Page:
Engineering firm Buro Happold has become the latest signatory to the SE 2050 Commitment Program, which unites structural engineering firms behind the common goal to slash embodied carbon emissions from their projects by 2050.
Spearheaded by the Structural Engineering Institute (SEI) of the American Society of Civil Engineers, the pledge focuses specifically on tackling the emissions associated with structural systems, their construction and material use.
This accounts for the largest portion of a building’s embodied carbon footprint, typically around 50 per cent, while the two most-used structural materials – steel and concrete – are together responsible for almost 12 per cent of all global greenhouse gas emissions.
It is here that structural engineers can make the biggest impact in the race to create a net-zero built environment by 2050 and help limit global warming to around 1.5 degrees Celsius in line with the Paris Agreement, according to Buro Happold principal Stephen Curtis.
“There has been, to date, a focus on operational carbon,” he told Dezeen. “As structural engineers, we are more able to influence embodied carbon, so that is the focus for us.”
“This is more than just a concrete and steel issue”
Buro Happold has already set a goal to halve the embodied carbon footprint of its projects by 2030.
By joining the Structural Engineers 2050 Commitment Program, the firm has extended this commitment to measuring, reducing and ultimately eliminating all embodied carbon emissions in its projects from structural systems by 2050.
The programme, which already counts Arup and SOM among its 69 signatories, provides engineering practices with the resources and guidance to achieve this goal, as well as for offsetting any hard-to-remove emissions that cannot be eliminated.
Buro Happold says this process will involve not just replacing and reducing polluting materials in its projects but, crucially, also educating the many other stakeholders that are involved in the process of getting a project built, from clients to planners and architects.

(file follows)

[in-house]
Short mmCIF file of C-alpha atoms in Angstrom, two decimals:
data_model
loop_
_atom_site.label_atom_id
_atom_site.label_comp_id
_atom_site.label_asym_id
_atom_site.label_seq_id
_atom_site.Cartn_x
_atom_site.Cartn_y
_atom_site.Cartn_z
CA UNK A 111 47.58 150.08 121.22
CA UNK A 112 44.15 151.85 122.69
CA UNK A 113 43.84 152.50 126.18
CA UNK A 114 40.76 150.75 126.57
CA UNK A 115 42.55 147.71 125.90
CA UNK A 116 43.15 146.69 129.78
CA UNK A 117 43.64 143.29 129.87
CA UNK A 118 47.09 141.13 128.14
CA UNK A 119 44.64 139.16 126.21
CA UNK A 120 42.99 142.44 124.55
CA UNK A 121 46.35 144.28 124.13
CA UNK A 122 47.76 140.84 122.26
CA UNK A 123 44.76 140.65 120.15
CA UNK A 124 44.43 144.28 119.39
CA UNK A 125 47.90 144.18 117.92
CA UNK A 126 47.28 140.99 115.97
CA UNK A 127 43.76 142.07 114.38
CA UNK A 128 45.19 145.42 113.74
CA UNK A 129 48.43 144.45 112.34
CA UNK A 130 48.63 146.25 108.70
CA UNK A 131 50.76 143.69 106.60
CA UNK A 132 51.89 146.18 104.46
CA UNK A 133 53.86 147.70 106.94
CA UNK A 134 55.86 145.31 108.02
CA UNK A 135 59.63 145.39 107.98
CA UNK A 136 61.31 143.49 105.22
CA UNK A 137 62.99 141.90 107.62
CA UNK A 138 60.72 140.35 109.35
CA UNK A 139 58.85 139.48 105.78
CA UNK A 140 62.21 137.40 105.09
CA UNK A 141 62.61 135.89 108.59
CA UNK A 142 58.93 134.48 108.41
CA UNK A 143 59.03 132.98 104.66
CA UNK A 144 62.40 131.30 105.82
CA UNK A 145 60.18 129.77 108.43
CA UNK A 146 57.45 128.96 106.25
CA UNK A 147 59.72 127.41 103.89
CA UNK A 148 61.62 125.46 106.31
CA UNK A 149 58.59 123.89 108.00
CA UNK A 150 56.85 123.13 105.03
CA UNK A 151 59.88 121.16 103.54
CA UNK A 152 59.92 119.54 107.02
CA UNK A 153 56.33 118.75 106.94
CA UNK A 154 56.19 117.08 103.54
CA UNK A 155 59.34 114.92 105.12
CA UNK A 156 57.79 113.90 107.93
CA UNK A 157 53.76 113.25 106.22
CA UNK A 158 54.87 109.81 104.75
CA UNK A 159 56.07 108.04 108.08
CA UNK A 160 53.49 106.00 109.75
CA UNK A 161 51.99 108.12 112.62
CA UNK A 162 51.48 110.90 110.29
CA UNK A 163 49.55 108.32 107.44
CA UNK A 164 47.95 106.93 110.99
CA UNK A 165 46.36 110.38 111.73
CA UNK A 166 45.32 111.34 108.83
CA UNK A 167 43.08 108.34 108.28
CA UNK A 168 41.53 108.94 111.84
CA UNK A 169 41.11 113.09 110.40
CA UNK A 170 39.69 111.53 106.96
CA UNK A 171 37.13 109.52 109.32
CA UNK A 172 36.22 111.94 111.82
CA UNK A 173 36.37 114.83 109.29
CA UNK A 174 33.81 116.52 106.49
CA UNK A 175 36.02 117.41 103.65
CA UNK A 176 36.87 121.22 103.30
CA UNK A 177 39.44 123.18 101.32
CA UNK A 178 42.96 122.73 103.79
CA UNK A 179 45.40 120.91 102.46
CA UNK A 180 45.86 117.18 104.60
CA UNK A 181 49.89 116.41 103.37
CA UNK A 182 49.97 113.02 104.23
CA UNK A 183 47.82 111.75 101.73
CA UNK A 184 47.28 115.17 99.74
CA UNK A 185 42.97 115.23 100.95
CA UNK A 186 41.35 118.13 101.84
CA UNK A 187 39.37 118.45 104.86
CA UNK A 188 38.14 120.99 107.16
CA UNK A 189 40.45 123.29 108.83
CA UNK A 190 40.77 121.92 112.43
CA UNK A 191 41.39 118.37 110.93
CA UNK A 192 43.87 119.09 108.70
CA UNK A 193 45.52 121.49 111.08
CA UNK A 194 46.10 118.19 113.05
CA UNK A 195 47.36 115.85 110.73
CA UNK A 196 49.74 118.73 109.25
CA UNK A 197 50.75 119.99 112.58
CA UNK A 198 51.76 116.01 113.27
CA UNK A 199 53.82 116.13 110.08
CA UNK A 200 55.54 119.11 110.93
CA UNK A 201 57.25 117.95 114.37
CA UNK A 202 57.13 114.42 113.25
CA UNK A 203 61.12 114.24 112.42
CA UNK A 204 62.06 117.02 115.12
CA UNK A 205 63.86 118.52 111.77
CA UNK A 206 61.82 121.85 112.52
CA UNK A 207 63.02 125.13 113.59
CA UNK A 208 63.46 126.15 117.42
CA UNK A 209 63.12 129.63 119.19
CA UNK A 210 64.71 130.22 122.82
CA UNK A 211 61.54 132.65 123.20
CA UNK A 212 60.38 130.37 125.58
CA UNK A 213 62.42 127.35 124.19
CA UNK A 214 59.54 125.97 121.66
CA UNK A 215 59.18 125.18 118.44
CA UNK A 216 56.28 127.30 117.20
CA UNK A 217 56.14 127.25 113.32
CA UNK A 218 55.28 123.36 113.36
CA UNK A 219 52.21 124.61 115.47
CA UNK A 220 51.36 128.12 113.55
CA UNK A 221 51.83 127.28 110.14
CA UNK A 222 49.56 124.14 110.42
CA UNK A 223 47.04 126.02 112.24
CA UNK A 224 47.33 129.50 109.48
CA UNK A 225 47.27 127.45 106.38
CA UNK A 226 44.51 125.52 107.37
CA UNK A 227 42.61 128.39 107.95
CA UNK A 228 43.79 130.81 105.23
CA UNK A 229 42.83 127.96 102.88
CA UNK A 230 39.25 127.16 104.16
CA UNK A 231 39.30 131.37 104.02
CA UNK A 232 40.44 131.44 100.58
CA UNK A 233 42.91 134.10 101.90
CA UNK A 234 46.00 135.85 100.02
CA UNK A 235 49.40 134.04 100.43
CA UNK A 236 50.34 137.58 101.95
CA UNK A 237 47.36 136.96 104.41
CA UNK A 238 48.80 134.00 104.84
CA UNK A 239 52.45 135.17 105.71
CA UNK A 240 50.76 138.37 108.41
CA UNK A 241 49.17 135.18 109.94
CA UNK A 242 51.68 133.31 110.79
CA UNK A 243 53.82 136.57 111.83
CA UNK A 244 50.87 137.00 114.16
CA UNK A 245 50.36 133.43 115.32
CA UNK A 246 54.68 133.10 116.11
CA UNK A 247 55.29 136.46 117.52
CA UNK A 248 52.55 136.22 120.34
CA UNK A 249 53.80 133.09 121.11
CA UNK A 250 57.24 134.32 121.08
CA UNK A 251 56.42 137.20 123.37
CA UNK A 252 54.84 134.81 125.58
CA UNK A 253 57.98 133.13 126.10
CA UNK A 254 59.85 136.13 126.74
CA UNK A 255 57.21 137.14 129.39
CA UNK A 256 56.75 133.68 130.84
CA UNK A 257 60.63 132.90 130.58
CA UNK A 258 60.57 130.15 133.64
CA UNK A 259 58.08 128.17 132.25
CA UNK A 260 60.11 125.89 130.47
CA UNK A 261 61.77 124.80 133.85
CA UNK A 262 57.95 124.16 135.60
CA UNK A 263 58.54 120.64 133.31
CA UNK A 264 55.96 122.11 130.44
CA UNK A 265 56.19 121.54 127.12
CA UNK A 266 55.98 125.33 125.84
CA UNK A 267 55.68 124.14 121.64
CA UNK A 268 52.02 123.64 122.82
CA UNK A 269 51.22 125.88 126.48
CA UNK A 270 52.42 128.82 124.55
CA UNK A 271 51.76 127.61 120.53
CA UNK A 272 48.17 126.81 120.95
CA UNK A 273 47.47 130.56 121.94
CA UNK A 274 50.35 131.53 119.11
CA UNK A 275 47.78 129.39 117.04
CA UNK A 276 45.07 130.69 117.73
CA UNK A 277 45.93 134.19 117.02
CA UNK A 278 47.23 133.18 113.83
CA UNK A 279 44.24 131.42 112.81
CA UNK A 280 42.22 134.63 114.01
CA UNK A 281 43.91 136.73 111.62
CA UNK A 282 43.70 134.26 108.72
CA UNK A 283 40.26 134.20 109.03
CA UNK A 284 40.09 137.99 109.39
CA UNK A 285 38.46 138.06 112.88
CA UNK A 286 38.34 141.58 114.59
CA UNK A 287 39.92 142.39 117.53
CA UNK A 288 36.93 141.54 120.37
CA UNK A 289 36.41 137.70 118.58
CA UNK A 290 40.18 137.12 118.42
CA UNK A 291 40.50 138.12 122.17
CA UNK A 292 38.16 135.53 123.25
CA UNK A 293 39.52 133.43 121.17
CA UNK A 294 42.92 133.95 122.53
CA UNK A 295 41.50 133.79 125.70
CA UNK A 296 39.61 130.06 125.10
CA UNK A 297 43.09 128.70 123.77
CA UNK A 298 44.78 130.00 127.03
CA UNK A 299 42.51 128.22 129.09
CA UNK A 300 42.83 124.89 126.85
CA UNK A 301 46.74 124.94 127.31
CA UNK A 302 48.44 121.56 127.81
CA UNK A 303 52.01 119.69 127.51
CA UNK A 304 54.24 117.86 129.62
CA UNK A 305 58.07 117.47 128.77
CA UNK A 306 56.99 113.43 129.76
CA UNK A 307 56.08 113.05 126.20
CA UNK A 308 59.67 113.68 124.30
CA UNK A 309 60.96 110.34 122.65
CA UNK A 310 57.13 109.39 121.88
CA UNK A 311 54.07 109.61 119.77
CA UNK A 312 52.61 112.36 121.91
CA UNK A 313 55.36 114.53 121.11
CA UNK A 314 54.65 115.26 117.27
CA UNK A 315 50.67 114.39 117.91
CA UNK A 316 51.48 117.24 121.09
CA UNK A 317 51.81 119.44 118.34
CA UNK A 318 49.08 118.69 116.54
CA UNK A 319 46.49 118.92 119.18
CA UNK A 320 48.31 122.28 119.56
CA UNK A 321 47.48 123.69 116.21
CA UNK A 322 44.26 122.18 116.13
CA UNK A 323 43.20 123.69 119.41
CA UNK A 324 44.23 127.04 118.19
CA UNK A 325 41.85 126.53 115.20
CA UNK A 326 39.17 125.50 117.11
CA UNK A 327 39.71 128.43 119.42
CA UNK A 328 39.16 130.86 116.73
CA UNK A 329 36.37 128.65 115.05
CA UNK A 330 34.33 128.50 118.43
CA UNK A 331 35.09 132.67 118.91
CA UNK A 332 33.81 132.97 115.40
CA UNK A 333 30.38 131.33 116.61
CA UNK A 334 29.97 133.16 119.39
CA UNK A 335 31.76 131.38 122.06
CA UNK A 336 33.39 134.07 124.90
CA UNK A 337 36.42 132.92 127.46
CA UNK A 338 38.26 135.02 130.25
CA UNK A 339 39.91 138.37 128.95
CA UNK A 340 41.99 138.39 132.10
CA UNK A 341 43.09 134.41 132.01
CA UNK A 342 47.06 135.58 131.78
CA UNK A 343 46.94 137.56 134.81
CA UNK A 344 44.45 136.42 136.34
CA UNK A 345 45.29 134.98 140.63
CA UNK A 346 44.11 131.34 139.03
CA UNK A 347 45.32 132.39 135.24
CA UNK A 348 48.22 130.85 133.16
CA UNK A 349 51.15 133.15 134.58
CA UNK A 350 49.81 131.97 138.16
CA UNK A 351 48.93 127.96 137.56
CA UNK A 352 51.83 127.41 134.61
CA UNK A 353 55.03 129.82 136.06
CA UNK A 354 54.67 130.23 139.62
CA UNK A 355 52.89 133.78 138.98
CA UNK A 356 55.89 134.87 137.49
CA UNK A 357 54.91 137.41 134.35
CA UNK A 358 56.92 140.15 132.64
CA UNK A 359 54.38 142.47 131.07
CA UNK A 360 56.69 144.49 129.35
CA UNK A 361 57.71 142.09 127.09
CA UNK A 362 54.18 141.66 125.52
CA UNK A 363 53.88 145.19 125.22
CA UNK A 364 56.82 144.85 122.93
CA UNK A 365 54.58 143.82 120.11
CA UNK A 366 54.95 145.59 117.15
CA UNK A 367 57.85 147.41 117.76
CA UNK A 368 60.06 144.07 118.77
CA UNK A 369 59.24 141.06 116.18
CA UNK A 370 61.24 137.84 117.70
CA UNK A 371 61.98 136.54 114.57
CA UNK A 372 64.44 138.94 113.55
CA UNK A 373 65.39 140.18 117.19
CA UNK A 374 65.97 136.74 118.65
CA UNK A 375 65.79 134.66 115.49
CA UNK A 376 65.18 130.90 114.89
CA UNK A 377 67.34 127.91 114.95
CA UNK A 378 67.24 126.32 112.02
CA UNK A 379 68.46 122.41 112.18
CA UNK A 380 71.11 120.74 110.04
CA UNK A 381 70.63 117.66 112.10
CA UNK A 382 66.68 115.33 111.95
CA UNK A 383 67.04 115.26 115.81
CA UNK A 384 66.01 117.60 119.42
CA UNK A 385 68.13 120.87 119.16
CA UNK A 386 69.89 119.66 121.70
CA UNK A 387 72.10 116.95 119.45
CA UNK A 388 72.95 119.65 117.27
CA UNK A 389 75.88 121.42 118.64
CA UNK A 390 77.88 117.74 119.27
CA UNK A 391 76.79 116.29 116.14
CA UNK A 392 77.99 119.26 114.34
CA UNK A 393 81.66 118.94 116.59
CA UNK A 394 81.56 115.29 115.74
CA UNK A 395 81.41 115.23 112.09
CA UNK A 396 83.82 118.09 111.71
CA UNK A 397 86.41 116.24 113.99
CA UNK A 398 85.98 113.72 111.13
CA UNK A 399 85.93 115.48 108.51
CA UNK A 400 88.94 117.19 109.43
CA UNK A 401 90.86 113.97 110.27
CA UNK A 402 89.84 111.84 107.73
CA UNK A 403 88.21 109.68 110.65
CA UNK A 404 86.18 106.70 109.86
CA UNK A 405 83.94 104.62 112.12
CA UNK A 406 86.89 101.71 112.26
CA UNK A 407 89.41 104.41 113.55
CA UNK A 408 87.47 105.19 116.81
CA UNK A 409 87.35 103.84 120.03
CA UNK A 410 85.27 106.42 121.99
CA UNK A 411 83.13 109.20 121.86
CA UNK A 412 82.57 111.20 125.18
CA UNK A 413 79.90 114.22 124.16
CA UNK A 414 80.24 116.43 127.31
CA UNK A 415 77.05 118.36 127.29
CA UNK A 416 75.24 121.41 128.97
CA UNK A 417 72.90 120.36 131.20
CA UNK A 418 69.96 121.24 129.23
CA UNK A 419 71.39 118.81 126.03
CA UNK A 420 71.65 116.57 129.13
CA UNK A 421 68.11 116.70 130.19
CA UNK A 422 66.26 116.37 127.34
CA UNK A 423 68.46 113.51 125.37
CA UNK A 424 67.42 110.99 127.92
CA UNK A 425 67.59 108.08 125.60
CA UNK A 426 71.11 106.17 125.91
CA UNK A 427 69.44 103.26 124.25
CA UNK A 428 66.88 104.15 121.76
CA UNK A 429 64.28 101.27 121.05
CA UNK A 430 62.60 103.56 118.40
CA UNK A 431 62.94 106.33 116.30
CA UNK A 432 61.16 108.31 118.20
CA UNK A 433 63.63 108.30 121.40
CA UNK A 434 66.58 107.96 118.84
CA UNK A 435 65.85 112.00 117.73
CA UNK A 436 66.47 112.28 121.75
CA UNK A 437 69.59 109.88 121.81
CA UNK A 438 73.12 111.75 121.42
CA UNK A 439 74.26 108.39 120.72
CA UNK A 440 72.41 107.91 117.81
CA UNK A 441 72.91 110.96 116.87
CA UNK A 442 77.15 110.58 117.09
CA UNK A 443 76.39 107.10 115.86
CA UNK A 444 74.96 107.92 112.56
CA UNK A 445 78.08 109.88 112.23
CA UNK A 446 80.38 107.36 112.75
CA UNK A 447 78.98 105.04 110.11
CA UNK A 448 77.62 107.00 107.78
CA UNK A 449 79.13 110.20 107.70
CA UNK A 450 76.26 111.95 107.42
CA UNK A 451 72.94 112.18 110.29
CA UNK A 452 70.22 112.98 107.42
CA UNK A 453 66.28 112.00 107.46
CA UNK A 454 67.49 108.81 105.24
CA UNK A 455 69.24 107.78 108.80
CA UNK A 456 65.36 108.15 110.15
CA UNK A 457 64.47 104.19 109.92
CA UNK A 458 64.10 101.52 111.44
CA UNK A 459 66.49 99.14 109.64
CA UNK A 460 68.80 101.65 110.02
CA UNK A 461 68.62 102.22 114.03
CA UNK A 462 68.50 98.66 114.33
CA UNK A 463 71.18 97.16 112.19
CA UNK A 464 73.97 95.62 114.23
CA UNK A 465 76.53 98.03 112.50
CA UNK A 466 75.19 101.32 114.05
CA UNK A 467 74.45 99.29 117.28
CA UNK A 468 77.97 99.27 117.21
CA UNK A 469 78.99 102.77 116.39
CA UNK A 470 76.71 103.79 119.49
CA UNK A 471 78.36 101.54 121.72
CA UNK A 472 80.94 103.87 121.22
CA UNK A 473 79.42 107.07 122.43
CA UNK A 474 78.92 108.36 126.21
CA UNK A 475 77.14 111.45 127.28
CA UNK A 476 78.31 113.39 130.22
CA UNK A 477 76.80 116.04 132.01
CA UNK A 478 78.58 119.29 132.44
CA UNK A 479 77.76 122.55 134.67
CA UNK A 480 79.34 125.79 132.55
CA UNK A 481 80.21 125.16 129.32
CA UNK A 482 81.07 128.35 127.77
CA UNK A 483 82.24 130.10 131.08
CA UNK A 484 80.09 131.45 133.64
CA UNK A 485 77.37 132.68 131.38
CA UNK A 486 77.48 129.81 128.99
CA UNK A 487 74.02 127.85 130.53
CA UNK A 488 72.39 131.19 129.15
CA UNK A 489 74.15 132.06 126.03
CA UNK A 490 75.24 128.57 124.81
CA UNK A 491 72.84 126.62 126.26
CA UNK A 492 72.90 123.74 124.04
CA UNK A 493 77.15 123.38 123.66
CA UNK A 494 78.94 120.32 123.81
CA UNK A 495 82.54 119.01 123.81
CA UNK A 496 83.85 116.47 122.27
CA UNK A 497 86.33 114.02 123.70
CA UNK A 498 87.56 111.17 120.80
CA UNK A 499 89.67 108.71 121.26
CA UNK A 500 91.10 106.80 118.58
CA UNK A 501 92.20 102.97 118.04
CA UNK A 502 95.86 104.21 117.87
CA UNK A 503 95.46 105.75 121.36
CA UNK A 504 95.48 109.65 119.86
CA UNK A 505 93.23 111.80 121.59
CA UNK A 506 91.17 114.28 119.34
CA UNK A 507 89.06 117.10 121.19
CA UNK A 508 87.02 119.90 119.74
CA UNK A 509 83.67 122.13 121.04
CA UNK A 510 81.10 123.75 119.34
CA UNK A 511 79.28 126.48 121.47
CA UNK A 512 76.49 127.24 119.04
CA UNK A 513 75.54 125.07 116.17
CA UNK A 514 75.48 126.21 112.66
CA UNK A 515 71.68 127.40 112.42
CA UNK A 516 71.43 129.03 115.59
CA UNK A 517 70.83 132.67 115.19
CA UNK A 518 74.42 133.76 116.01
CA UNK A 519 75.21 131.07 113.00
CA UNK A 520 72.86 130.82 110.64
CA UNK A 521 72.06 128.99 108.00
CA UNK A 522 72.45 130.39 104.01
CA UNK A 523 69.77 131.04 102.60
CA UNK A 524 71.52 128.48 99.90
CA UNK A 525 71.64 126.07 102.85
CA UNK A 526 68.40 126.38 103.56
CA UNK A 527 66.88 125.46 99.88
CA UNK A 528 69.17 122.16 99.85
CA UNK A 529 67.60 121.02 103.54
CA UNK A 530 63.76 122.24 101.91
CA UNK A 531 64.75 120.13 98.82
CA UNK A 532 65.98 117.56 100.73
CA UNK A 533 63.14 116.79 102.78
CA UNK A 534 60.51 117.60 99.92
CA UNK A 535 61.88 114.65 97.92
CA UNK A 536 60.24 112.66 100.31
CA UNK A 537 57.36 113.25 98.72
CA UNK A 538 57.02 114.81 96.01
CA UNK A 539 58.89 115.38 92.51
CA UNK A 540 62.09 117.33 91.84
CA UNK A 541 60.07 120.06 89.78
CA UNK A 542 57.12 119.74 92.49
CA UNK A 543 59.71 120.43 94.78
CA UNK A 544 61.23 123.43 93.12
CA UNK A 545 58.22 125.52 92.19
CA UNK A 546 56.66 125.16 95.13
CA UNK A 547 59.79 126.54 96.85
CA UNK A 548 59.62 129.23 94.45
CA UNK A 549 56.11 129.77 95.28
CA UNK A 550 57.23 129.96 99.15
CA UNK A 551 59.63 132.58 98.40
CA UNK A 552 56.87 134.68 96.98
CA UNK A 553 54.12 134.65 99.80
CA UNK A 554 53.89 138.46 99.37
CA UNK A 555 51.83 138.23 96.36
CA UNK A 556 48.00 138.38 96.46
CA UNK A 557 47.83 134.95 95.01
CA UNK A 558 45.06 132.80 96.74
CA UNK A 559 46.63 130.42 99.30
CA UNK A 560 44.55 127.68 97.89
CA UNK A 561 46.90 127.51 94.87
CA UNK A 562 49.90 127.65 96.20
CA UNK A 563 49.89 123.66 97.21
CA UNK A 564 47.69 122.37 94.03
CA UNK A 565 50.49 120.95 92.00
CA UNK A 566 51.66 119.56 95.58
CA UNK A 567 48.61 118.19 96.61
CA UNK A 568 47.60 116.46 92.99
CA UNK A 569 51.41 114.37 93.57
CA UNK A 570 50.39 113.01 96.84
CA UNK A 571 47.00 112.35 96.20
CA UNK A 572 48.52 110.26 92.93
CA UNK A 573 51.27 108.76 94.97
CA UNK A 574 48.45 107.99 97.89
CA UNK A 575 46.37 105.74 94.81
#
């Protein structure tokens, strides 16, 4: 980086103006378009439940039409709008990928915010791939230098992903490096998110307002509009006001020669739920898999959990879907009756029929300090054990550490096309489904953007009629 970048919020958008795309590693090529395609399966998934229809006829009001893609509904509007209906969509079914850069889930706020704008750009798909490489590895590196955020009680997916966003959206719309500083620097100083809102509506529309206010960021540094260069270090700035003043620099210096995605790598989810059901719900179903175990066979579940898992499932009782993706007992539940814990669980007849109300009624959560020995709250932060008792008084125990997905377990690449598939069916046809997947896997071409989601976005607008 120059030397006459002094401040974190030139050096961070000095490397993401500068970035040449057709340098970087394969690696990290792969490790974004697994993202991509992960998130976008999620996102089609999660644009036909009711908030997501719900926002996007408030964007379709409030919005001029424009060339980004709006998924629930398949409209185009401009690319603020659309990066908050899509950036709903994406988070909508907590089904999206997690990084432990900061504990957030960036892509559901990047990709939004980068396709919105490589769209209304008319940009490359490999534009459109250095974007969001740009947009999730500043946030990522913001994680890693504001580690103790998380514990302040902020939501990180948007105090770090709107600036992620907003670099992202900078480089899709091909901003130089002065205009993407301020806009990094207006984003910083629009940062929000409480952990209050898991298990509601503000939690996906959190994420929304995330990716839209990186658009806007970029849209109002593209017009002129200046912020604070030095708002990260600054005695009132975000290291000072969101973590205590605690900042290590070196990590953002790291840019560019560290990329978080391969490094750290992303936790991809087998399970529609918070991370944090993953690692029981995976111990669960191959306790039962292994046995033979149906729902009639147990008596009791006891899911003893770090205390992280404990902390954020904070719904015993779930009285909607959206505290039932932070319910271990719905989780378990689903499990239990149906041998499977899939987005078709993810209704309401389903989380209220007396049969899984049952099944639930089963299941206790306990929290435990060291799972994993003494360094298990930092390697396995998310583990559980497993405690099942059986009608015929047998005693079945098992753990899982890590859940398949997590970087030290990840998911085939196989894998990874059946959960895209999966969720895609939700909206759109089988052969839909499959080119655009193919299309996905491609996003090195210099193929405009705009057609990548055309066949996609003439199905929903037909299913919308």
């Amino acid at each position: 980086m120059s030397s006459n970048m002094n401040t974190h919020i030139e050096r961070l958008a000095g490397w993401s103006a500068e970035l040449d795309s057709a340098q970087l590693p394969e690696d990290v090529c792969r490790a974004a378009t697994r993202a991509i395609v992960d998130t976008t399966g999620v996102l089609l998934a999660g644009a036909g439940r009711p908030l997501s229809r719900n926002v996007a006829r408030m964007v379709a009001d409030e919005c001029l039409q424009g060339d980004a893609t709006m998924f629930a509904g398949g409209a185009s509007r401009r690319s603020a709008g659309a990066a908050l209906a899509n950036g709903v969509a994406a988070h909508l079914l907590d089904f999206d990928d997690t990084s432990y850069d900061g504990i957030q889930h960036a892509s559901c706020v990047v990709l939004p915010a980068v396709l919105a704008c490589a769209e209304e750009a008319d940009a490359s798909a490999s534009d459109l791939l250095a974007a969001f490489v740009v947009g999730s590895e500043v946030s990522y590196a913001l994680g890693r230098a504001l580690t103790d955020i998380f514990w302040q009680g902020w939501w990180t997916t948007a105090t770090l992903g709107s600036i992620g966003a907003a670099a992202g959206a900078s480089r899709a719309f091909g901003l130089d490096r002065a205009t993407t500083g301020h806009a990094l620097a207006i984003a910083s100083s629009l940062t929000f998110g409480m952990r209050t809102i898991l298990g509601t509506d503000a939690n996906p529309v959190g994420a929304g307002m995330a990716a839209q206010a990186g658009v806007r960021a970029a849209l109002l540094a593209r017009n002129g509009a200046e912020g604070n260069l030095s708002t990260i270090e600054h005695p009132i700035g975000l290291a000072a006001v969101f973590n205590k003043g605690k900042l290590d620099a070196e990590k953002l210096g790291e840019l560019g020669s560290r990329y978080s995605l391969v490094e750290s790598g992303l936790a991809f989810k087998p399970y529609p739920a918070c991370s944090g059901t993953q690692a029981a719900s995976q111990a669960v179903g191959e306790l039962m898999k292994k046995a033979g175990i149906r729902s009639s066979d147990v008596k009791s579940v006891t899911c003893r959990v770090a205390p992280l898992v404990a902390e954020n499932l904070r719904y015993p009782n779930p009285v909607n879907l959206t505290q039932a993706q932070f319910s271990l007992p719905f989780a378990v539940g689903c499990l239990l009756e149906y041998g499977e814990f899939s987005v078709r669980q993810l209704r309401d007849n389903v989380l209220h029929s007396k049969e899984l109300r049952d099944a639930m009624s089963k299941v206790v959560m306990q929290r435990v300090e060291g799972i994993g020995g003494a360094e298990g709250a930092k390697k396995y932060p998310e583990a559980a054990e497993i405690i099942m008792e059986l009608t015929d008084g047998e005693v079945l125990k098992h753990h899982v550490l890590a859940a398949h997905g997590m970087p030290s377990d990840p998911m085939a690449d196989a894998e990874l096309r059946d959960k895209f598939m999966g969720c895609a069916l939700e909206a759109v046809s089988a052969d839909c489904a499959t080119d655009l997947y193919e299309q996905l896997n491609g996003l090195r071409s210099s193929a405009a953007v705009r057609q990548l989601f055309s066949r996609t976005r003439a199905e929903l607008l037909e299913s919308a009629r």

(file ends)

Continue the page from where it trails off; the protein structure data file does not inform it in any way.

“This is more than just a concrete and steel issue,” Curtis said. “Structural engineers have been requiring cement replacement in concrete and recycled content in steel for a long time.”
“We know we will need to educate and explain to the other stakeholders on our projects why this issue is important and what may be viable alternate options, whether that means timber construction or other alternate technologies,” he added.
“To support this, we plan to undertake comparative embodied carbon assessments of our structural design options during the initial project phases, making carbon part of the decision-making process.”
Architecture lagging behind other industries
The SE 2050 Commitment Program was formulated in response to a challenge originally put forward in 2019 by the Carbon Leadership Forum, a non-profit based at the University of Washington that is dedicated to radically reducing embodied carbon in the built environment through collective action.
On the other side of the Atlantic, more than 234 British structural engineers and their firms – including Buro Happold – have so far set their own net-zero carbon targets as signatories of Structural Engineers Declare.
Similar efforts are happening across the built environment sector, with the cement and concrete industry committed to reaching net-zero emissions by 2050.
Dezeen has set a more ambitious target of becoming a net-zero business by 2025.
But according to COP26 climate action champion Nigel Topping, architecture is still “one of the least well-represented businesses” in UN’s Race to Zero campaign, with none of the 50 largest practices signed up so far.
Similarly, only 300 out of the Royal Institute of British Architects’ 4,000 chartered practices are have currently committed to its net-zero carbon challenge.
The top photograph is by Brad Feinknopf.
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